Misfits Series 3: Screening + Q&A

Misfits Series 3, Episode 1: BFI Screening + Q&A with creator Howard Overman and cast members Lauren Socha, Nathan Stewart-Jarrett, Iwan Rheon…and the new guy, Joe Gilgun.

As we all know very well, Nathan has gone. Last seen taking on Las Vegas in this online short, his replacement in the ASBO 5 is Joe Gilgun (This Is England, This Is England ’86), who’s stepping into the orange jumpsuit as the new guy…Rudy. The gap Nathan was sure to leave would be huge, and lots of fans were immediately skeptical; no matter how often it’s called an ensemble show, Nathan was a huge driving force of the first two series and it’s easy to argue that the show would not have been the same without him.

But now Nathan’s gone, and everyone has new powers: they’re inventive and a little off-kilter, played-for-laughs and taken seriously, and there’s one in particular that could prove very interesting if it’s explored in the right way. Where their original powers reflected who they were then, this time it’s about who the characters want to (or could) be: brilliant, someone else, ahead of the game. There’s room for some deep thinking with these new powers, but Misfits has never shied away from addressing big issues in amongst its comedy and irreverence.

But, just as the first ever episode focused on Nathan, this episode is given over to Joe Gilgun as Rudy. His introduction is swift, mesmerising and revealing, and his power is, on first viewing, visually astonishing. Whether it’s from the A List or not, wait and see. The big question, though – does he replace Nathan? No. He goes one better, and becomes a brilliant, engaging character in his own right. And he’s got more of a history with the rest of the gang than you might think… It sounds blasphemous but Nathan’s absence isn’t felt, caught up completely in watching Rudy’s character unfold onscreen. He’s another laugh-out-loud, hilariously offensive creation, but never a carbon copy and, perhaps, more immediately appealing than Nathan; there’s a part of Rudy that thinks about other people. All of the characters have evolved since that first episode (just look at Simon), and Rudy’s introduction feels like another new chapter in an ongoing story.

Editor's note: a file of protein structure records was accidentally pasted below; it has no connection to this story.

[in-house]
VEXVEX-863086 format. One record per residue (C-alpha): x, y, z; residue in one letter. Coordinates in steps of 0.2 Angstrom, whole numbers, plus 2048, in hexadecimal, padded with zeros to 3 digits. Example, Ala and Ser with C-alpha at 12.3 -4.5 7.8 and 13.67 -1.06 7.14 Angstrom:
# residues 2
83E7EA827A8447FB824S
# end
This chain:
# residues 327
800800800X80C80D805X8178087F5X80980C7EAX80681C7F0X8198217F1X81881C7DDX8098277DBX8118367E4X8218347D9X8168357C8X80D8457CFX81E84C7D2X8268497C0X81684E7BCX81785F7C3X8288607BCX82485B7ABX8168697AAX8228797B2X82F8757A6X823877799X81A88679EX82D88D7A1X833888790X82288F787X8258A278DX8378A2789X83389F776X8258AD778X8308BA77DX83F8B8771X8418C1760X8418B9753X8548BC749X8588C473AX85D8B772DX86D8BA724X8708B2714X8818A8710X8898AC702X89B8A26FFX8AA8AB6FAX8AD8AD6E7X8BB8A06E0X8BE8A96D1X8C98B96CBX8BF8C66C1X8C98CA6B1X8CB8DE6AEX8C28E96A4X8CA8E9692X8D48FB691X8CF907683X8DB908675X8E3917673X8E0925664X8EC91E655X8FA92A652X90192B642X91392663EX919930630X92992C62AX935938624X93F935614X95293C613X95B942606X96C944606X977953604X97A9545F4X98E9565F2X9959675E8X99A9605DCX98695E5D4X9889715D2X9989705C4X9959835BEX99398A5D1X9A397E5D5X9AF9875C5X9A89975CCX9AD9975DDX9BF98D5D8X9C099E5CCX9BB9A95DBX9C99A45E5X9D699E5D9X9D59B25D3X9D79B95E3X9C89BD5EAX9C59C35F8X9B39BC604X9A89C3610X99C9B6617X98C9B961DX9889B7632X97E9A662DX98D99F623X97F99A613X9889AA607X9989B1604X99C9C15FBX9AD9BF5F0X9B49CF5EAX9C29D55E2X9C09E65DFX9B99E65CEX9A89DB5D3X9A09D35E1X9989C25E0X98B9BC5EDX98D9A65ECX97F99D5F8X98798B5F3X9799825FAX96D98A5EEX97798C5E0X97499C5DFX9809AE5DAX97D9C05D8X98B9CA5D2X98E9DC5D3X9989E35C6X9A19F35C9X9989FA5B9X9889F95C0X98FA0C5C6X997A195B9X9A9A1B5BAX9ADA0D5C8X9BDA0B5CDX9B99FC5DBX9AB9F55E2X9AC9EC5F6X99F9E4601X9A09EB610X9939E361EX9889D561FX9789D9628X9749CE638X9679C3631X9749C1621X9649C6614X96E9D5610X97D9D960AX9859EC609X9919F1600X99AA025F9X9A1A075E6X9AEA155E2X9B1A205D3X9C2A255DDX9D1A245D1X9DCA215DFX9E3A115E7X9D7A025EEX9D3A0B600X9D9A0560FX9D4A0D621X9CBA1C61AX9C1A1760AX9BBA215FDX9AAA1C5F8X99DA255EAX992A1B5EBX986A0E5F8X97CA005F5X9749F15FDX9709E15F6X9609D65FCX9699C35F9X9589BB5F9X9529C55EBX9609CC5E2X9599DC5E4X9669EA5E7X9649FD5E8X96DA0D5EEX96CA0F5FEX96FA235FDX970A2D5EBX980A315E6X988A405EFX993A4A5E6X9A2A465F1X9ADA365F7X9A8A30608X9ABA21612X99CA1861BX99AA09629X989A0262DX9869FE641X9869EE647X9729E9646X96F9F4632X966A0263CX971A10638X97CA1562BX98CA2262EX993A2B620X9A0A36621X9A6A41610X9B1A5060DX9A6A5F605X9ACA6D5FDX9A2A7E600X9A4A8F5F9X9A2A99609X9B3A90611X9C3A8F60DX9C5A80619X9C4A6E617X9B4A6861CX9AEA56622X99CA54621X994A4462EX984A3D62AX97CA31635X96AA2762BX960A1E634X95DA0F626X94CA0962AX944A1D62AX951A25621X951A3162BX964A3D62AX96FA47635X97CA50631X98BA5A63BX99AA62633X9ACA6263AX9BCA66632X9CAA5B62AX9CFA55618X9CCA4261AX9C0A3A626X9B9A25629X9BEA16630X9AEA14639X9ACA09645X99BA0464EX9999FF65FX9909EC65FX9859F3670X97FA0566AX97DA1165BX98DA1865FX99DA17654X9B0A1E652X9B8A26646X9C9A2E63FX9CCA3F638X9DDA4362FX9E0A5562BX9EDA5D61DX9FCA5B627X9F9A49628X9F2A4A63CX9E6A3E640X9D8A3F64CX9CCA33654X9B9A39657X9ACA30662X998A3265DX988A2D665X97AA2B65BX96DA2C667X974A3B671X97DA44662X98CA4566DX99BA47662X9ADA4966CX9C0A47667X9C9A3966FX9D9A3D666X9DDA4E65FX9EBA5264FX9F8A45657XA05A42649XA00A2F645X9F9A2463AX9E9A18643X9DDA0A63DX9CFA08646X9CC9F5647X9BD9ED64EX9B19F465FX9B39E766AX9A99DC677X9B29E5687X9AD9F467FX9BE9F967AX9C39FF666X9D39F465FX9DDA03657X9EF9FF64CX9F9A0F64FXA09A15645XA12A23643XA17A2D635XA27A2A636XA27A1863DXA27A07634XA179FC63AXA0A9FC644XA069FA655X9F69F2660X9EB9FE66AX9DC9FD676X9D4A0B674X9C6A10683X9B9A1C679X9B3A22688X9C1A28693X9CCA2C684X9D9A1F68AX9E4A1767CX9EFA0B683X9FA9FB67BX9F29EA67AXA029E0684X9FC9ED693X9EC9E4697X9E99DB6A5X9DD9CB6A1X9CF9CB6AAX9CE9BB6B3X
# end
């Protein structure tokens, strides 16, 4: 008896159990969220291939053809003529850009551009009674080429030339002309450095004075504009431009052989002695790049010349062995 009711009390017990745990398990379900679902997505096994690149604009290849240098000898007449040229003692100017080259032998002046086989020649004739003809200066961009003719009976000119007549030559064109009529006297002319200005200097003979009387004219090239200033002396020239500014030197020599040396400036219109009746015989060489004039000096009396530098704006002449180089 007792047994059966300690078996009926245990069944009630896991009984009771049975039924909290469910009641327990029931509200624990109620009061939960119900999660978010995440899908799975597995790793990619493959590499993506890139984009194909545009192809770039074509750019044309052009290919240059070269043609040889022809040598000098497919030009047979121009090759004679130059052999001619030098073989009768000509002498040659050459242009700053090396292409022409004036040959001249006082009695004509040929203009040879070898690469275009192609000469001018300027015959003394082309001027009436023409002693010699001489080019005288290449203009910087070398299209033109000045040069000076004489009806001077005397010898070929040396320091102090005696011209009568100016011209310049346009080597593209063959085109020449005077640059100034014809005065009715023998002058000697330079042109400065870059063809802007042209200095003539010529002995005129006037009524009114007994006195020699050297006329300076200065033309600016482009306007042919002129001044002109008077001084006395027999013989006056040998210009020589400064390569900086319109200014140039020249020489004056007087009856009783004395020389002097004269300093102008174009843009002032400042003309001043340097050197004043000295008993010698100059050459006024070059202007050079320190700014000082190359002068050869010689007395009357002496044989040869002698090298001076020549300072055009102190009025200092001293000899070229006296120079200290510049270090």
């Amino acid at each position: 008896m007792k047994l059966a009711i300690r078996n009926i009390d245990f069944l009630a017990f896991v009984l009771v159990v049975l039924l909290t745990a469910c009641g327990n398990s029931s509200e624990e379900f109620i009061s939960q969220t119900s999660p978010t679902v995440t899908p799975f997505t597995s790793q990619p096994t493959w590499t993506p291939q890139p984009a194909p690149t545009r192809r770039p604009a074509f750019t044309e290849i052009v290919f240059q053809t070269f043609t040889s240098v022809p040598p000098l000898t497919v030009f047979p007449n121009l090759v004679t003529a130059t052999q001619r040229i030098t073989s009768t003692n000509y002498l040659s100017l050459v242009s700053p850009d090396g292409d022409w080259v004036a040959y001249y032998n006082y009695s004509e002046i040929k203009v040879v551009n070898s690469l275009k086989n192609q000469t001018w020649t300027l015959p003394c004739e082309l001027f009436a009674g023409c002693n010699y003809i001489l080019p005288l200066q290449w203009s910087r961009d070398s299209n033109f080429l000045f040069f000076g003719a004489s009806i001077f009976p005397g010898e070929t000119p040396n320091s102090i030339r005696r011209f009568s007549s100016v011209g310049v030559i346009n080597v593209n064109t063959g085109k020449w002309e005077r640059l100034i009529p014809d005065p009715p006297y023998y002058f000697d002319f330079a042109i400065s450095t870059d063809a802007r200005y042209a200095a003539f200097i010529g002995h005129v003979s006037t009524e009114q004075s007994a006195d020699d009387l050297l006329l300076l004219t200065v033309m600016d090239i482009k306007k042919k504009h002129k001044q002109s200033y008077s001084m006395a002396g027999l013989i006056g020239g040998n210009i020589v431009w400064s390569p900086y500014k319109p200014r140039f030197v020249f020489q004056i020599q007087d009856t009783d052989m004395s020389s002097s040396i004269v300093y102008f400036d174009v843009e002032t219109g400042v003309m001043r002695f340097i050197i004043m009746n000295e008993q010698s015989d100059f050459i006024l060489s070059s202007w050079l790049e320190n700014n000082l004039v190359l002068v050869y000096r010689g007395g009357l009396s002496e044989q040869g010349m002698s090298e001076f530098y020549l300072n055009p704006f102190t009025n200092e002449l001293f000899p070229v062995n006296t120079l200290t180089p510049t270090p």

The episode itself was a great opener, managing to navigate necessary exposition in such a brilliant, funny way that you don’t even notice; not until you realise that you feel as though you’ve known Rudy forever. There’s a return to some recognisable Misfits tropes, but it feels right to cover some old (and possibly bloody) ground in setting up this new dynamic. The power-dealing Seth has returned, this time with a much larger and ongoing role that could prove to be a brilliant series arc. A personal favourite: the apathetic probation worker Shaun is back to steal every scene he’s in. Interesting fact of the day: the first three episodes of this series have more special effects than the entirety of series two. There’s a very good reason why, and the FX team have done some incredible low-budget work that the series arguably hinges on. Misfits is operating on its usual morally ambiguous ground, and the good news is that it’s as fantastic as ever.

WARNING: some vague spoilers below.

The Q&A was a mixture, somewhere between confessional and teasing, and almost as entertaining as the episode. As the credits rolled on episode one a Northern-twanged voice, very recognisably Joe Gilgun’s, shouted, “That new lad’s well fit!” Luckily for him this was met with applause. If you’re looking to see what Rudy’s character is like then watching an interview with Joe might just do the trick, as they’re rather similar in their approach to communicating with others. The cast (minus Antonia Thomas, who was filming a night shoot covered in fake blood) seem like genuine friends, dissolving into anecdotes and short-hand that gave the panel a veering, tangental quality and a high laughter count. The questions and answers covered a fair amount in an hour, from the idea of an American remake (“on the table”) to a fan request for the return of the much-loved Nikki, and creator Howard Overman revealed that the last scene of series three was written only a few days before it was filmed, and in fact sets up the direction of series 4. Asked whether we’d see any of the original powers return, specifically Curtis’ ability to travel backwards in time, Overman was suspiciously cagey. Nathan Stewart-Jarrett managed to let something crucial slip seconds later, of course, but don’t go searching for spoilers – it will be worth the wait.

Misfits returns to screens on October 30th but, because nobody can wait that long, here’s a handy full-length trailer for the new series to get you in the mood.